If p is an idempotent in A and Ap is a simple A-module then

pAp=EndA (Ap)op= (p·1·p)=p,

by (2.31) and Schur’s lemma (Theorem 5.3).

The group algebra of the symmetric group Sk over the ring is

Sk,=Sk andSk= Sk,, (2.32)

where the tensor product is defined via the inclusion . Let λ=(λ1,λ2,,λ) be a partition of k. Define subgroups of Sk by

Sλ=Sλ1× ×Sλand Sλ= Sλ1×× Sλr, (2.33)

where λ=(λ1,λ2,,λr) is the conjugate partition to λ, and let

1λ=wSλ wandελ =wSλ (-1)(w)w. (2.34)

Let τ be the permutation in Sk that takes the row reading tableau of shape λ to the column reading tableau of shape λ For example for λ=(553311),

τ= ( 2,7,8,12,9,16,14, 4,15,10,18,6 ) (3,11)(5,17), since τ· 1 2 3 4 5 6 7 8 9 10 11 12 13 14 15 16 17 18 = 1 7 11 15 17 2 8 12 16 18 3 9 13 4 10 14 5 6 .

The Specht module for Sk is the Sk-module

Sk,λ=im ΨSk= (Sk)pλ, wherepλ=1λ τελ τ-1,and (2.35)

where ΨSk is the Sk-module homomorphism given by

ΨSk: (Sk)1λ ι Sk π (Sk)τελτ-1 b1λ b1λ b1λτελτ-1 (2.36)

By induction and restriction rules for the representations of the symmetric groups, the Sk-modules (Sk)1λ and (Sk)τελτ-1 have only one irreducible component in common and it follows (see [Mac1995, Section I.7, Example 15]) that

Skλ= Sk,λ is the irreducibleSk-module indexed by λ, (2.37)

once one shows that ΨSk is not the zero map.

Let k12>0. For an indeterminate x, define the [x]-algebra by

Ak,=[x] -span{dAk} (2.38)

with multiplication given by replacing n with x in (2.1). For each n,

Ak(n)= [x] Ak,, where the-module homomorphism evn: [x] , x n (2.39)

is used to define the tensor product. Let λ be a partition with k boxes. Let b pk(k-λ) denote the image of bAλ, under the map given by

Aλ, Ak, b b ...........................k-|λ| ,ifkis an integer, and Aλ+12, Ak, b b ...........................k-|λ|-12 ,ifk-12is an integer.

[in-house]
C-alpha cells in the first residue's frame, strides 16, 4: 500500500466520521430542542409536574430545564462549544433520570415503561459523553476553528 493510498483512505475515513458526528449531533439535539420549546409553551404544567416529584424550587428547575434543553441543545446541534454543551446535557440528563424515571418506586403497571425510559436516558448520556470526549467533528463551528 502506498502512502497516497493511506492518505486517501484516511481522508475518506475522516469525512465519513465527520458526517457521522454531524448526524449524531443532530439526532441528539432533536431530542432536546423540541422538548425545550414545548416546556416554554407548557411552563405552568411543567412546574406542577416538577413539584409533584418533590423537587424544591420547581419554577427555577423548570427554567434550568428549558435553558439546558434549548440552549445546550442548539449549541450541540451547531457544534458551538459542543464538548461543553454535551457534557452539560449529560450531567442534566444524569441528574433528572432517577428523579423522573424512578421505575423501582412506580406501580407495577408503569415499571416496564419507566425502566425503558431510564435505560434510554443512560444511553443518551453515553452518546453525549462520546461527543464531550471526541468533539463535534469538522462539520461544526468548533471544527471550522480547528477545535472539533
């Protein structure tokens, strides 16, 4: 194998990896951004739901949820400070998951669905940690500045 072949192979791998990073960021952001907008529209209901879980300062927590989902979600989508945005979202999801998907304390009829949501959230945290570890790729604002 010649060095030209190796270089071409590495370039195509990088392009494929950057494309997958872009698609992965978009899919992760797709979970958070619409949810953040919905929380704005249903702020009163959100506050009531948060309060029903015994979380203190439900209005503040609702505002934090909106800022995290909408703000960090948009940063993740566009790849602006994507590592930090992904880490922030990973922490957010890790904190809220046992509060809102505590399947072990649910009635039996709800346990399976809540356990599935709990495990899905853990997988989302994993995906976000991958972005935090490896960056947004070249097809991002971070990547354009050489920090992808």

For k12>0, define an Ak,-module homomorphism

ΨAk: Ak,tλ ψ1 Ak,sλ ψ2 Ak,/Iλ, btλ btλsλ btλsλ, (2.40)

where Iλ, is the ideal

Iλ,= [x]-span {dAkdhas propogating number<λ}

and tλ,sλAk, are defined by

tλ=1λ pk(k-λ) andsλ= τελτ-1 pk(k-λ). (2.41)

The Specht module for Ak(n) is the Ak,-module

Ak,λ=im ΨAk= ( image of Ak,eλ Ak,/ Iλ, ) ,whereeλ= pλ pk(k-λ). (2.42)

Proposition 2.43. Let k12>0, and let λ be a partition with k boxes. If n such that Ak(n) is semisimple, then

Akλ(n)= [x] Ak,λ is the irreducibleAk (n)-module indexed byλ,

where the tensor product is defined via the -module homomorphism in (2.39).


Let r=λ. Since

Ar(n)/ Ir(n)Sr

and pλ is a minimal idempotent of Sr, it follows from (4.20) that eλ, the image of eλ in (Ak(n))/ (Ir(n)), is a minimal idempotent in (Ak(n))/ (Ir(n)). Thus

( Ak(n) Ir(n) ) eλ is a simple (Ak(n))/ (Ir(n)) -module.

Since the projection Ak(n) (Ak(n))/ (Ir(n)) is surjective, any simple (Ak(n))/ (Ir(n))-module is a simple Ak(n)-module.

Notes and References

This is an excerpt of a paper entitled Partition algebras, written by Tom Halverson (Mathematics and Computer Science, Macalester College, Saint Paul, MN 55105, United States) and Arun Ram.

This research was supported in part by National Science Foundation Grant DMS-0100975. This research was also supported in part by the National Science Foundation (DMS-0097977) and the National Security Agency (MDA904-01-1-0032).